As automakers gear up to roll thousands of electric cars into showrooms and onto the open road, prospective buyers have to consider a basic question: When and where will I plug in? Car companies, charging station builders, utilities and other players in the electric vehicle game have long anticipated that early adopters will charge their vehicles at home. If and when plug-in cars gain acceptance on the broader market, however, it will become increasingly important for consumers to have charging options away from home. After all, it's only a fraction of motorists who park their vehicles in a garage at night. Most drivers park on the street, in a rented spot, a shared garage in a multi-unit building, in a driveway, or other locations where they may not have the authority or ability to get set up for electric car charging.

Fortunately, the wheels are already turning in regions around the country to demonstrate how public-access charging infrastructure might work. Charging equipment for electric vehicles can be thought of in several categories, including home and workplace installations, "destination" and "pathway" charging. A bank of charge points installed at a shopping center, museum or municipal parking lot would be an example of destination charging. Charging stations installed along major roadways, on the other hand, would be pathway charging.

According to John Gartner, an analyst with the green technology research firm Pike Research, most of the installations at malls, restaurants and other commercial destinations during the next year will happen because of a hefty stimulus grant awarded by the Department of Energy to a team led by charging infrastructure provider ECOtality.

"There have been very few commercial establishments willing to pay for charging stations so far," he explained, because it's unclear at this point how much revenue they'll be able to collect from these still-costly systems.

Exceptions are emerging across the country, however. ECOtality formed a partnership in October with electronics retail giant Best Buy to install its charge points at a dozen Best Buy stores in Tucson, Arizona, Phoenix, Los Angeles, San Diego and Seattle by March 2011, and depending on findings from this pilot program, the companies may expand the charging network to other Best Buy stores. A deal between ECOtality, its partners on the DOE-funded EV Project, and BP followed in short order, with the oil giant agreeing to install fast-charging stations (delivering very high voltage and current to let cars recharge in 30 minutes or less, rather than hours) at 45 ARCO and BP stations beginning in March 2011.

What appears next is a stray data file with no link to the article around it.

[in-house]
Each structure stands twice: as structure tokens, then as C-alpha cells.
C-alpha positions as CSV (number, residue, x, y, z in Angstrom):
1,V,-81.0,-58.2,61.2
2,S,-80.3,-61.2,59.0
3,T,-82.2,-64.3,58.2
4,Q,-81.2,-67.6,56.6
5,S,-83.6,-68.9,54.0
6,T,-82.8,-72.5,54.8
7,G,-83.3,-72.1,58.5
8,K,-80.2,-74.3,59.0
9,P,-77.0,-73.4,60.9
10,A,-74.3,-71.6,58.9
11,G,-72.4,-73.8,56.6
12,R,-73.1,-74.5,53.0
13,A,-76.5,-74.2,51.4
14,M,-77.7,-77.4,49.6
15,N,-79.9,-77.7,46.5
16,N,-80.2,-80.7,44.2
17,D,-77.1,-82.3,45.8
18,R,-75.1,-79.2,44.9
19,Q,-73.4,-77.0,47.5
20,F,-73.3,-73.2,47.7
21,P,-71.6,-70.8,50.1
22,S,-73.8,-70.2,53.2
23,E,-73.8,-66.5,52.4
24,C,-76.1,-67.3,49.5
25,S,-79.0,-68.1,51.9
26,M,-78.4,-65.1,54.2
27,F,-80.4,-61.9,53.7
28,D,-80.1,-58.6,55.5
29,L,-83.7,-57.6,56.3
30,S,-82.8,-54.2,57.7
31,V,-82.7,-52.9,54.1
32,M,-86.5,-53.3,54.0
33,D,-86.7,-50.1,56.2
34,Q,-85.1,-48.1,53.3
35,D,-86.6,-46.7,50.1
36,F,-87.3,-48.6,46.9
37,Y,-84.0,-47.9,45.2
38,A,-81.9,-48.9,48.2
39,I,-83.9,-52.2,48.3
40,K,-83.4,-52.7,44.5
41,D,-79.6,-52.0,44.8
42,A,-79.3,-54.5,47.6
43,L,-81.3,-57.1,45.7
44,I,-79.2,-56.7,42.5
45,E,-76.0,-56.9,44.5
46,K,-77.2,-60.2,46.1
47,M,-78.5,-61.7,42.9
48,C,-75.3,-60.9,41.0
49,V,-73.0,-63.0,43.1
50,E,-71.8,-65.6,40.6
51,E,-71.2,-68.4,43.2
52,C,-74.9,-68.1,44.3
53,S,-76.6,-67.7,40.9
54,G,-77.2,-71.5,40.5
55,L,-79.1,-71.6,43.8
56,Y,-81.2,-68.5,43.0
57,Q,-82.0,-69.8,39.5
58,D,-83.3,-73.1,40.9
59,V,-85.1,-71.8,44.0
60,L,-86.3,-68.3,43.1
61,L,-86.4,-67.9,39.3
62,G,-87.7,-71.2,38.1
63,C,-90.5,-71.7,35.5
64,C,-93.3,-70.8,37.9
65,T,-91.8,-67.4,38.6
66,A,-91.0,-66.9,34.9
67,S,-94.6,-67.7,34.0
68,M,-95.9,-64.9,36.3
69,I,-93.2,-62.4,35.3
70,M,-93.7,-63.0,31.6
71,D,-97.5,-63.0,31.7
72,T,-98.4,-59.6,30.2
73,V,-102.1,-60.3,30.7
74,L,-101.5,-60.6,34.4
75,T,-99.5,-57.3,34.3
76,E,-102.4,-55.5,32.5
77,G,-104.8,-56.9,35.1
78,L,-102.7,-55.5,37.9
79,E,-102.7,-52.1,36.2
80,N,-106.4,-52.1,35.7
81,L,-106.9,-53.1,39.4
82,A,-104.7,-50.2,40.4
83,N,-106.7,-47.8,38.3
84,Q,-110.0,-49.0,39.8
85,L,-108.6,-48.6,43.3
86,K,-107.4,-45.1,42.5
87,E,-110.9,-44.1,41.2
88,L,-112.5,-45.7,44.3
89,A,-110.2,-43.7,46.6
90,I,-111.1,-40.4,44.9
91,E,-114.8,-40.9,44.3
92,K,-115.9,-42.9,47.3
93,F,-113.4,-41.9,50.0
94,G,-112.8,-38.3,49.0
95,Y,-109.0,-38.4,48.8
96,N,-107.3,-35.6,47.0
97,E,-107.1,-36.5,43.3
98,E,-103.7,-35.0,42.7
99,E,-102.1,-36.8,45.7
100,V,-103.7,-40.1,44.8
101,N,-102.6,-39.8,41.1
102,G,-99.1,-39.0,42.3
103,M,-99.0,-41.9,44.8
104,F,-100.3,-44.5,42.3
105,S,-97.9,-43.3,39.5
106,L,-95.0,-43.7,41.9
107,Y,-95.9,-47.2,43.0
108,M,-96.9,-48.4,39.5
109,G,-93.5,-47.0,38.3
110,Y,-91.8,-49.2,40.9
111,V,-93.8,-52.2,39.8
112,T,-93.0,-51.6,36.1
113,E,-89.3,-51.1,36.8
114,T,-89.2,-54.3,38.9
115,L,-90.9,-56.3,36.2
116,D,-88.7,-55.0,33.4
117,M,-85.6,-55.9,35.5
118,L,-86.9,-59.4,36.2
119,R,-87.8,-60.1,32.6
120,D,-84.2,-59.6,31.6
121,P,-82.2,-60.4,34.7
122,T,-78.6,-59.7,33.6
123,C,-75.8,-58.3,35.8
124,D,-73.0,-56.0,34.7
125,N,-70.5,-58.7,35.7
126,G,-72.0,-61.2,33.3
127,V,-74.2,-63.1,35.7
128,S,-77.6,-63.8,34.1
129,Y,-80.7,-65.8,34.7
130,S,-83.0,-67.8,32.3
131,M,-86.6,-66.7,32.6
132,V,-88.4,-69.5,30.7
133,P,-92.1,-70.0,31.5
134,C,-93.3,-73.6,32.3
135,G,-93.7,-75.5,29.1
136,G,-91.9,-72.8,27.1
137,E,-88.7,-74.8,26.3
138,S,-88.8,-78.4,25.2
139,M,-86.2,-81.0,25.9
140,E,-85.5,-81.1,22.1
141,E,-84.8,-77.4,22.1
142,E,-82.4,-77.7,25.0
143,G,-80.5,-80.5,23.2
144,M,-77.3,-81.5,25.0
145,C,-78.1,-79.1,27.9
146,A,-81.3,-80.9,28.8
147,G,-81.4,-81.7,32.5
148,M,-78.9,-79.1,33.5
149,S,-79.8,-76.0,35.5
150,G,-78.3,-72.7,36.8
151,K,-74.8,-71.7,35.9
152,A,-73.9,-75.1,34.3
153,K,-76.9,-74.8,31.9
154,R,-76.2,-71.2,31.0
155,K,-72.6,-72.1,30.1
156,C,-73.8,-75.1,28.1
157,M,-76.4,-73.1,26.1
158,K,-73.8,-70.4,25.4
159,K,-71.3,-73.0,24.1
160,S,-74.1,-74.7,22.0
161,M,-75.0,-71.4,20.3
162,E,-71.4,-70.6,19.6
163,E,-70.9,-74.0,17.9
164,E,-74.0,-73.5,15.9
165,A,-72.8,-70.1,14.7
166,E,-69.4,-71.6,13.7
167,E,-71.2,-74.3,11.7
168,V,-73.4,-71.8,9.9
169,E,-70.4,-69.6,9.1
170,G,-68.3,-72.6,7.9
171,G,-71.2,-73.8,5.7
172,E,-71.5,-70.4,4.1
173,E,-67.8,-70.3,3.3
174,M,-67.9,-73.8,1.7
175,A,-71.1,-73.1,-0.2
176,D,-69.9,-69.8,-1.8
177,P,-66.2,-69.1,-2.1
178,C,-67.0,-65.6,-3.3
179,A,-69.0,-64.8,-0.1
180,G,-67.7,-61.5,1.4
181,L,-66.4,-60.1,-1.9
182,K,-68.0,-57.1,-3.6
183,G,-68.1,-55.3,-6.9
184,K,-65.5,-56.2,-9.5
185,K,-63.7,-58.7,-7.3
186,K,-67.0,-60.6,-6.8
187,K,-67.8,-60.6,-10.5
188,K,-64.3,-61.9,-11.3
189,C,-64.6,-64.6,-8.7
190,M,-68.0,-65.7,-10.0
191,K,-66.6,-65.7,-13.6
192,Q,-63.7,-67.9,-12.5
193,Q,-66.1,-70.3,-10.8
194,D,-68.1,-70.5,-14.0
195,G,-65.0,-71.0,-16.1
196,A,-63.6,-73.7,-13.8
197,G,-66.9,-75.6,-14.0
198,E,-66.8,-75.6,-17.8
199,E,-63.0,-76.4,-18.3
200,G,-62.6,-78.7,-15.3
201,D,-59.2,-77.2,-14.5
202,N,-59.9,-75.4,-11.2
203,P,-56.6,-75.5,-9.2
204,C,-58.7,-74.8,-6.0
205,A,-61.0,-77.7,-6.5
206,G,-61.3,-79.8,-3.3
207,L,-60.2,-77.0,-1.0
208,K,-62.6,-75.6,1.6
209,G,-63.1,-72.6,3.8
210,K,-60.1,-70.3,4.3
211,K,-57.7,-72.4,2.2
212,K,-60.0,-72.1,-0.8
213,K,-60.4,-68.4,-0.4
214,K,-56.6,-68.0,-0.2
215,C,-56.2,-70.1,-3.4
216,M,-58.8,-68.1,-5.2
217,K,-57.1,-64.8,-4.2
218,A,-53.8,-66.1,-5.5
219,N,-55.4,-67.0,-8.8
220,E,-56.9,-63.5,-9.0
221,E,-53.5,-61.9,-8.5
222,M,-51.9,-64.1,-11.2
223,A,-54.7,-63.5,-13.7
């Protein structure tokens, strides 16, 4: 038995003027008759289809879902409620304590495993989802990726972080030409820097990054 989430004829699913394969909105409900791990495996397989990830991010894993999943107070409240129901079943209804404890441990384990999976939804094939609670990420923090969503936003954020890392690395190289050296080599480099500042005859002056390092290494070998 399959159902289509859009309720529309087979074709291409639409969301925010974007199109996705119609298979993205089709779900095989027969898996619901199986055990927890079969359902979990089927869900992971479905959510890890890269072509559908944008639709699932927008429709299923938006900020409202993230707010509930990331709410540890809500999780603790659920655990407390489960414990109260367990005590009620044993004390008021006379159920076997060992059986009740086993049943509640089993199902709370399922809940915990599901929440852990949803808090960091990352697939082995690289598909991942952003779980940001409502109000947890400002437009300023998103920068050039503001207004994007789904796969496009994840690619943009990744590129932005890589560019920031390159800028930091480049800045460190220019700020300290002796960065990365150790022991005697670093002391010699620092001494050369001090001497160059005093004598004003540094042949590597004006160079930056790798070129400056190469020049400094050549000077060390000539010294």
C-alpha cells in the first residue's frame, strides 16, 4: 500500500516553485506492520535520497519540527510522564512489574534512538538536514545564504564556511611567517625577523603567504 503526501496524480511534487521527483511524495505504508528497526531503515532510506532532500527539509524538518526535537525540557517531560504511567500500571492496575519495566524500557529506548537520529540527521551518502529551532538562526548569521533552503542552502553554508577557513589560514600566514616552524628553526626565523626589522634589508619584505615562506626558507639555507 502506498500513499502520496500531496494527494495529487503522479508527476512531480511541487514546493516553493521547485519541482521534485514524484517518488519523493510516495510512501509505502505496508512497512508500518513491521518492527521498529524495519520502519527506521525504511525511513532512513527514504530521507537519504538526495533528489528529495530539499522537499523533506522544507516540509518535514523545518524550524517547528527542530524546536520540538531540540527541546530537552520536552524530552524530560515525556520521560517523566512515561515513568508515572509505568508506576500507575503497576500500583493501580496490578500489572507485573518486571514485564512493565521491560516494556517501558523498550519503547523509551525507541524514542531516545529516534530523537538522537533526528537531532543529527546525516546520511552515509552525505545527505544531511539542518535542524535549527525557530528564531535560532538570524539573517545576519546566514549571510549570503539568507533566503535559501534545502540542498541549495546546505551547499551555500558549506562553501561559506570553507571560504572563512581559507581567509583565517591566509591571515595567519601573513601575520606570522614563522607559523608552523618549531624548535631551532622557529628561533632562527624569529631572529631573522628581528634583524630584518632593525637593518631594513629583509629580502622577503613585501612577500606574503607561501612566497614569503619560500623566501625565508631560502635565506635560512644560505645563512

Pike Research, in a report that Gartner co-authored, forecasts that many retailers who install charging stations will let customers juice up for free. The idea is that a movie theater or restaurant, for example, could display advertising and interactive marketing on the device, and also benefit by having EV drivers visit their establishment more frequently.

Through the DOE grant -- a $114.8 million award matched dollar for dollar by private funds -- ECOtality and its partners are installing 15,000 charge points in 16 cities in Arizona, California, Oregon, Tennessee and Washington.

Additional public funds are being invested in EV charging infrastructure at all levels of government. Most recently, in California, the San Francisco Bay Area's regional transit agency approved $14 million in federal transportation funds on Wednesday for projects related to electric vehicles and charging infrastructure. Among the awards are a $2.8 million grant for local government agencies to buy 90 electric vehicles and 90 public charging stations and $2.4 million for the development of a regional "EV Infrastructure Readiness Program."

The non-profit car sharing provider City CarShare, meanwhile, scored a $1.7 million grant to add at least 30 electric vehicles to its fleet and set up accompanying charge points that will be open to the public.

Pike Research anticipates that more than 3.1 million plug-in vehicles will be sold worldwide between 2010 and 2015, making up about 2.5 percent of all vehicle sales by 2015. These sales, according to Pike, will in turn spur the sale of 4.7 million units of charging equipment. Oliver Hazimeh, director and electric mobility analyst for management consultant firm PRTM, says that 1.3 charge points will be needed for every electric vehicle in the near term -- including one home charging station for every car, plus a publicly accessible spot for every three cars.

Pike forecasts that home charging equipment will dominate the North American market over the next five years, accounting for more than two-thirds of sales between 2010 and 2015. By contrast, "standalone" charging equipment -- the kind that you could see in shopping center parking lots, high-rise garages, or curbside --- is expected to make up a majority of sales in Europe and Asia, where a larger portion of the population lives in multi-unit buildings.

According to Hazimeh, fast charging will be a key enabler for public charging systems that would let drivers plug in for a quick top-off curbside as easily as you might grab a metered parking spot on city streets or fill up at a gas station today. At this early stage, he said, automakers are concerned about how batteries will hold up with frequent fast charging, but he expects we'll see more of it within five to six years as battery technology advances and data rolls in about how electric cars are performing in the consumer market.

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